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Don't even think about walking into a job interview without having acquired information about the prospective employer. Here's your opportunity to show that you are a serious, organized and engaged job candidate. If knowledge is power under normal circumstances, in the job interview knowledge is power to the power of 10. And the best part : it's free!

factsNearly every community library has a number of reference books about local, regional and national manufacturers, marketing organizations and service providers. Ask a reference librarian to help you with your search. The Internet is another rich trove of information about corporations, non-profits, public institutions and just about any other organization that hires people. Every publicly traded company publishes an annual report; call up a local stockbroker's office and ask for a copy. If you know someone who already works for your prospective employer, ask questions. The long and the short of it is, the information is out there.

Your goal is NOT to end up talking like a company insider, but only to demonstrate that you've done your homework. You should find out about the history of the organization, what its mission is (hint: annual reports usually publish corporate mission statements), who the key players are, and the market, public or charitable sector it serves. If the prospective employer is a manufacturer, become familiar with the product line. It it's a nonprofit organization, find out about the needs it addresses. If it's a government organization, learn about its scope of authority and how it fits into the larger scheme of local, state or federal government.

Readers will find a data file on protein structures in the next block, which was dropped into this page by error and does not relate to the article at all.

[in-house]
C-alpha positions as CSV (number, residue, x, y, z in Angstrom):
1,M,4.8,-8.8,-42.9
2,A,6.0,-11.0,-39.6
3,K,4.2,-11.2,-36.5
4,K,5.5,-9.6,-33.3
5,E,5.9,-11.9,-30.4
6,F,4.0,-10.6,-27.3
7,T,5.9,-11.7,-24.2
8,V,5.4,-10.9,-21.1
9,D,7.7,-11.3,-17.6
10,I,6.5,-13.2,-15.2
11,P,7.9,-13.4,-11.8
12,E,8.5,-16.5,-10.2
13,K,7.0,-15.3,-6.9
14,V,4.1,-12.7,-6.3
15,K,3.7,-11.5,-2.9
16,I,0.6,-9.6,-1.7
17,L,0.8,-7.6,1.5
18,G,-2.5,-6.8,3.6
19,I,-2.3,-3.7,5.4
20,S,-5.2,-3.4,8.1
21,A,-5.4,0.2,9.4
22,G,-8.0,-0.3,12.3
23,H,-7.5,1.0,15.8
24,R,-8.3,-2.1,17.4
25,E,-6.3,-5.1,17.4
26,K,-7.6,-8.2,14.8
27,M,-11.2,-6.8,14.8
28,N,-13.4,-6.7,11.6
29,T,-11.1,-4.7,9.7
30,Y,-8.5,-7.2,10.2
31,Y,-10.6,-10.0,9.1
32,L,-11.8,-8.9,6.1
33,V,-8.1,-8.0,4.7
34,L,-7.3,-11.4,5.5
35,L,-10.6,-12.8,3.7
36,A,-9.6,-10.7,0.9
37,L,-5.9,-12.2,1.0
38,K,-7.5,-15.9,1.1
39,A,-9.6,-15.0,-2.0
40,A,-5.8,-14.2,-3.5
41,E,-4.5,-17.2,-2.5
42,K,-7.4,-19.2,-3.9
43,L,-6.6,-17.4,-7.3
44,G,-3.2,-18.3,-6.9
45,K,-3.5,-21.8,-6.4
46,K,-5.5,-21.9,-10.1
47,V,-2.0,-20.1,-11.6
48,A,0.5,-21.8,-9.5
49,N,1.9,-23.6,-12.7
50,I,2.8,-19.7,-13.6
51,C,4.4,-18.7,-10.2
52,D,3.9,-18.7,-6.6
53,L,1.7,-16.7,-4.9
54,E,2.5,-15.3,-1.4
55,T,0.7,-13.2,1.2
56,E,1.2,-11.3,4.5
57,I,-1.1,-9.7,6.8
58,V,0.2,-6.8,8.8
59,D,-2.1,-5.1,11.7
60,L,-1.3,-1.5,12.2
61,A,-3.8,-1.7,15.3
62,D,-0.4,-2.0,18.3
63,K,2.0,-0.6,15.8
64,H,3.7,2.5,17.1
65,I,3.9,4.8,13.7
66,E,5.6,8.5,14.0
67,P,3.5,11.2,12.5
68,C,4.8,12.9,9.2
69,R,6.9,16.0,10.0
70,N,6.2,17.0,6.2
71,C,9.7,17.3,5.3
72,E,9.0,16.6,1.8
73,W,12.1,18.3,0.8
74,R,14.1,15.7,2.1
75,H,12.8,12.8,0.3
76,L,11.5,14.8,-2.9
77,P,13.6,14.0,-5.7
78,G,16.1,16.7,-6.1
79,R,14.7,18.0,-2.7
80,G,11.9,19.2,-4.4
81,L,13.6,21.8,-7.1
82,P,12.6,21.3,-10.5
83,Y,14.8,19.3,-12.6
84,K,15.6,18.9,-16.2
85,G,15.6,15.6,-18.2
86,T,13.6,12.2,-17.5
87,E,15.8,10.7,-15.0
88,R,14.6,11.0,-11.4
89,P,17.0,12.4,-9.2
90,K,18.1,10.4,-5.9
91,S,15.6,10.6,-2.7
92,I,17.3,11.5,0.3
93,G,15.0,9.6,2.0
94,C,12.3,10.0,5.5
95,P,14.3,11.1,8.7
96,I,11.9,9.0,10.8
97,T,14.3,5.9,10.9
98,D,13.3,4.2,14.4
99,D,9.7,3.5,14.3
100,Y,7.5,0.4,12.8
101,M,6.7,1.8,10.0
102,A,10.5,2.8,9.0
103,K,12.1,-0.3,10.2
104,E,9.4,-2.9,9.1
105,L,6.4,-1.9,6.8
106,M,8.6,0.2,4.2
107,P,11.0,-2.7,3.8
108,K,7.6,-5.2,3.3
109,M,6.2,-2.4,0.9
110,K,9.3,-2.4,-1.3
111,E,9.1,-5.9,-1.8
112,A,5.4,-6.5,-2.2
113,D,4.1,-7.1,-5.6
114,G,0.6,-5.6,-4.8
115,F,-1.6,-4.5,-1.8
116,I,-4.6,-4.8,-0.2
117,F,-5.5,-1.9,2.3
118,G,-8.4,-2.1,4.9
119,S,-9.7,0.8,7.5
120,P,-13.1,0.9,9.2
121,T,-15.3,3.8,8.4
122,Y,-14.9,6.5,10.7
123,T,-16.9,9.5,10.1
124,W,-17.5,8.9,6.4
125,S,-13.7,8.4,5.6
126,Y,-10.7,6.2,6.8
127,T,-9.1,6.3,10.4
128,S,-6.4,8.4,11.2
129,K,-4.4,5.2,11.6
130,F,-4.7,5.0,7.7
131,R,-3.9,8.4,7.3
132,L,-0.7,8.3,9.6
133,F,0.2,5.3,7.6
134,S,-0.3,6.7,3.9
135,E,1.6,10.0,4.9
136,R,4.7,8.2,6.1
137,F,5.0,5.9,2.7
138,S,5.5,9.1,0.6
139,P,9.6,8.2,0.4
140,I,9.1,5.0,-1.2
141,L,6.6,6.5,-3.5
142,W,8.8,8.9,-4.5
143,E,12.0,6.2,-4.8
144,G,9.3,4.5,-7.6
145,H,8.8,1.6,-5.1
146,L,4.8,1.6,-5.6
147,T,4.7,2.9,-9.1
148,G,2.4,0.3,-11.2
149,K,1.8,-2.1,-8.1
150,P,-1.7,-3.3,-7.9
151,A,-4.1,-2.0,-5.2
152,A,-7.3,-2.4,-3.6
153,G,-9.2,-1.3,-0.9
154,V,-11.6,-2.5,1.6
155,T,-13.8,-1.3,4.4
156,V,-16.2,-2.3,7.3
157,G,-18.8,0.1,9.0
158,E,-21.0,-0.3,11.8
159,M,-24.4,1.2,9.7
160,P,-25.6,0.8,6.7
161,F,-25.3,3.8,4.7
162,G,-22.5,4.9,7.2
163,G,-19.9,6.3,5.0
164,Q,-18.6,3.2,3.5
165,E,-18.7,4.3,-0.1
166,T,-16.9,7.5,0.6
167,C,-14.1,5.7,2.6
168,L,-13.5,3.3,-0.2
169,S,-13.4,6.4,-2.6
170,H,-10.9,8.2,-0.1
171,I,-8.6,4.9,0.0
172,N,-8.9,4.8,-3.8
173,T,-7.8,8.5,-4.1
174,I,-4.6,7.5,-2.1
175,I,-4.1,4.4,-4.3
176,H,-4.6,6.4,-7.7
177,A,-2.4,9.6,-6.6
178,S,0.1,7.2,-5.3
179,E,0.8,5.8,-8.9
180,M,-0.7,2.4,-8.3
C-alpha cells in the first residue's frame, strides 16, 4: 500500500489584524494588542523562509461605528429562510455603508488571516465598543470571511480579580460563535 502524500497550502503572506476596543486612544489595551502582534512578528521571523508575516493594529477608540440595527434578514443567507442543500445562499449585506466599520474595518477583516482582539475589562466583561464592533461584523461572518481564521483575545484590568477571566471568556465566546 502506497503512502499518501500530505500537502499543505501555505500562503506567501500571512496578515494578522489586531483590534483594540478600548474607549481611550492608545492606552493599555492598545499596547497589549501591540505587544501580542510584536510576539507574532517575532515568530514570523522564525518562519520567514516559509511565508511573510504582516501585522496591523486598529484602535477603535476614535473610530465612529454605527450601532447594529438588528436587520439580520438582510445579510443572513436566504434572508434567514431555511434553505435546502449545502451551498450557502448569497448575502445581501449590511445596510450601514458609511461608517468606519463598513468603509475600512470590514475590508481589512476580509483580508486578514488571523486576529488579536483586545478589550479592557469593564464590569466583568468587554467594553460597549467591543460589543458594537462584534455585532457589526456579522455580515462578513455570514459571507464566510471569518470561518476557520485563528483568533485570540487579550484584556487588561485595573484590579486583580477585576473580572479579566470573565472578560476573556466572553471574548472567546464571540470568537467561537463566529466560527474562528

Depending on the position you seek, you might need to delve further. If, for example, you are interviewing for an accounting position in a publicly traded company, you probably ought to familiarize yourself with the financial information in its annual report. By the same token, if you're a graphic artist seeking a job with an Internet service provider, you should familiarize yourself with graphic styles the company is using on the Web, as well as hardware and software currently employed by the firm.

Along the way, you may encounter a daunting amount of alphabet soup, particularly on organization Web sites. We're becoming more and more apt to communicate in shorthand, and that's reflected in the way companies talk about themselves. For instance, many firms describe themselves as OEMs (original equipment manufacturers), ISPs (Internet service providers), CROs (contract research organizations) or any of dozens of other initial clusters. Should you encounter such a character in your search, you can find helpful glossaries on the Internet. One that answers many such questions can be found at

Once you've gotten your facts in order, it's time to take a long look in the mirror.


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